Big Sugar remains king in Florida. Just three of the state’s 27 House members voted for an amendment to the farm bill late Thursday that would have started unwinding the needless government supports for sugar that gouge taxpayers. Predictably, the am...
Published: 05/18/18
Editorial: Bondi holds drug industry accountable for Florida opioid crisis

Editorial: Bondi holds drug industry accountable for Florida opioid crisis

Florida Attorney General Pam Bondi’s lawsuit against the nation’s largest drug makers and distributors marks a moment of awakening in the state’s battle to recover from the opioid crisis. In blunt, forceful language, Bondi accuses these companies of ...
Published: 05/18/18
Editorial: A sweet note for the Florida Orchestra’s violin program for at-risk kids

Editorial: A sweet note for the Florida Orchestra’s violin program for at-risk kids

This is music to the ears. Members of the Florida Orchestra will introduce at-risk students to the violin this summer at some Hillsborough recreation centers. For free.An $80,000 grant to the University Area Community Development Corp. will pay for s...
Published: 05/17/18
Updated: 05/18/18
Trump backs off China tariff threat as China pumps money into a Trump family project

Trump backs off China tariff threat as China pumps money into a Trump family project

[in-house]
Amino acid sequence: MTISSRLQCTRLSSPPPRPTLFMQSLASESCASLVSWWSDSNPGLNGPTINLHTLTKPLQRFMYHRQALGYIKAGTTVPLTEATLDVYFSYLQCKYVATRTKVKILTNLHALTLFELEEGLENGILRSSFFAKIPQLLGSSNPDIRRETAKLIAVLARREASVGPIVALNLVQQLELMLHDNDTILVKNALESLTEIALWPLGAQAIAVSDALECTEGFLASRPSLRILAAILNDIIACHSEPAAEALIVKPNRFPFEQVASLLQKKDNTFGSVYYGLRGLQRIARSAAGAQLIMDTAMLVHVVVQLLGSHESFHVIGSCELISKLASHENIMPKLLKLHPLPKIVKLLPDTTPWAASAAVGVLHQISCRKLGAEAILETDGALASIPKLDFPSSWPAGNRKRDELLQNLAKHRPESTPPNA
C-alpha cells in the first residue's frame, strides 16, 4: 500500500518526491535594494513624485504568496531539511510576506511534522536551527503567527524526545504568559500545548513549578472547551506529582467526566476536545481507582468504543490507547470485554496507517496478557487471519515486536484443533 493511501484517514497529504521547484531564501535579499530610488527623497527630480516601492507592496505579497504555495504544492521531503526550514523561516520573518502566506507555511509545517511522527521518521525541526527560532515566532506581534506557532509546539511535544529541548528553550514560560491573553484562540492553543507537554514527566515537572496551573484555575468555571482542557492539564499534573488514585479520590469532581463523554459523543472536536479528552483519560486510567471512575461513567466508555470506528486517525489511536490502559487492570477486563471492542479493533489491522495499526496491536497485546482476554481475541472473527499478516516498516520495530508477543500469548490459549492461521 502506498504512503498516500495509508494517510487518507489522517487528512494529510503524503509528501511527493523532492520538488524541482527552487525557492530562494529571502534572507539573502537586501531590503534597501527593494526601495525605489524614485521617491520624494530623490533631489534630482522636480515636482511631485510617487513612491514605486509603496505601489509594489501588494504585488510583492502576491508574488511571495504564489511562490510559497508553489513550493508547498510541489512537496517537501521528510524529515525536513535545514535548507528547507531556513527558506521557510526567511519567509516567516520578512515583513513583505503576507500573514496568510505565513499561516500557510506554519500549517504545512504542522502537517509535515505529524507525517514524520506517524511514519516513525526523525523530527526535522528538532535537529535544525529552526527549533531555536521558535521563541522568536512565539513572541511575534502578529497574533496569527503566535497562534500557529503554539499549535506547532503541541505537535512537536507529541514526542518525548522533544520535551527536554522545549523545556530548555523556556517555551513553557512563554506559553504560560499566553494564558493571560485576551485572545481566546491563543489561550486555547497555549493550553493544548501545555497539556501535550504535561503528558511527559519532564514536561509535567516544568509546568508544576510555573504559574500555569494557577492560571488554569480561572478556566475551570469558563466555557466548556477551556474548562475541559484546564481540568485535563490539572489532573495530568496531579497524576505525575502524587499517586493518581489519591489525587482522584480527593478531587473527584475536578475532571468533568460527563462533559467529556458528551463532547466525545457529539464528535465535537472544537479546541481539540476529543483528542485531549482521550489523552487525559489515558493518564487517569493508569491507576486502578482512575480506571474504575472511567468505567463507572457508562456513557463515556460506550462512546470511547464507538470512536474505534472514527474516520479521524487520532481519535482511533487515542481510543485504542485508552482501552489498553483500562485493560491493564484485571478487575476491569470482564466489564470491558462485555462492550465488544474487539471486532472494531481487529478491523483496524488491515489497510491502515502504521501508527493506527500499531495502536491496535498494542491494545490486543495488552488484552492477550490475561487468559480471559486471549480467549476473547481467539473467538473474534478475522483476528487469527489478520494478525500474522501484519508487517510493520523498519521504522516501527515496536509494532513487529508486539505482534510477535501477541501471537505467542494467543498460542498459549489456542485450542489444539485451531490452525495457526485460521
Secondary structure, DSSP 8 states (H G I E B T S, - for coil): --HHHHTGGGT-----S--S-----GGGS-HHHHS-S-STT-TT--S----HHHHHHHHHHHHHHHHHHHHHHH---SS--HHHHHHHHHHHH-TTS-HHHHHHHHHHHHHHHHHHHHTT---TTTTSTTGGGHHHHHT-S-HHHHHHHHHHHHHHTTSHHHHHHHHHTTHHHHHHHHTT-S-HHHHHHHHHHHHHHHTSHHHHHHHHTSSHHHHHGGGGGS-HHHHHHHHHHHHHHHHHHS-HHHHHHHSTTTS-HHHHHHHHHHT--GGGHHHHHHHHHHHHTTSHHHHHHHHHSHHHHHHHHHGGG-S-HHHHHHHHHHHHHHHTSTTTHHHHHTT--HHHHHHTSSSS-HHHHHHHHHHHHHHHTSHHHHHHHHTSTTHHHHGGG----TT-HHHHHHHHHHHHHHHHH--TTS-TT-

In barely six weeks, President Donald Trump has gone from threatening to impose $150 billion in tariffs on Chinese goods to extending a lifeline to ZTE, a Chinese cell phone company that violated U.S. sanctions by doing business with Iran and North K...
Published: 05/17/18
Editorial: Activism as seniors helps put Hillsborough graduates on the right path

Editorial: Activism as seniors helps put Hillsborough graduates on the right path

Lots of teenagers are walking together this week in Hillsborough County, a practice they’ve grown accustomed to during this remarkable school year.We can only hope they keep walking for the rest of their lives.Tens of thousands of them this week are ...
Published: 05/17/18
Editorial: Bondi holds drug industry accountable for Florida opioid crisis

Editorial: Bondi holds drug industry accountable for Florida opioid crisis

Florida Attorney General Pam Bondi’s lawsuit against the nation’s largest drug makers and distributors marks a moment of awakening in the state’s battle to recover from the opioid crisis. In blunt, forceful language, Bondi accuses these companies of ...
Published: 05/16/18
Updated: 05/18/18
Editorial: Johns Hopkins All Children’s should be more open about mistakes

Editorial: Johns Hopkins All Children’s should be more open about mistakes

A state investigation raises even more concern about medical errors at Johns Hopkins All Children’s Hospital and the venerable St. Petersburg institution’s lack of candor to the community. Regulators have determined the hospital broke Florida law by ...
Published: 05/16/18
Updated: 05/17/18
Editorial: St. Petersburg recycling worth the effort despite cost issues

Editorial: St. Petersburg recycling worth the effort despite cost issues

St. Petersburg’s 3-year-old recycling program has reached an undesirable tipping point, with operating costs exceeding the income from selling the recyclable materials. The shift is driven by falling commodity prices and new policies in China that cu...
Published: 05/15/18
Updated: 05/18/18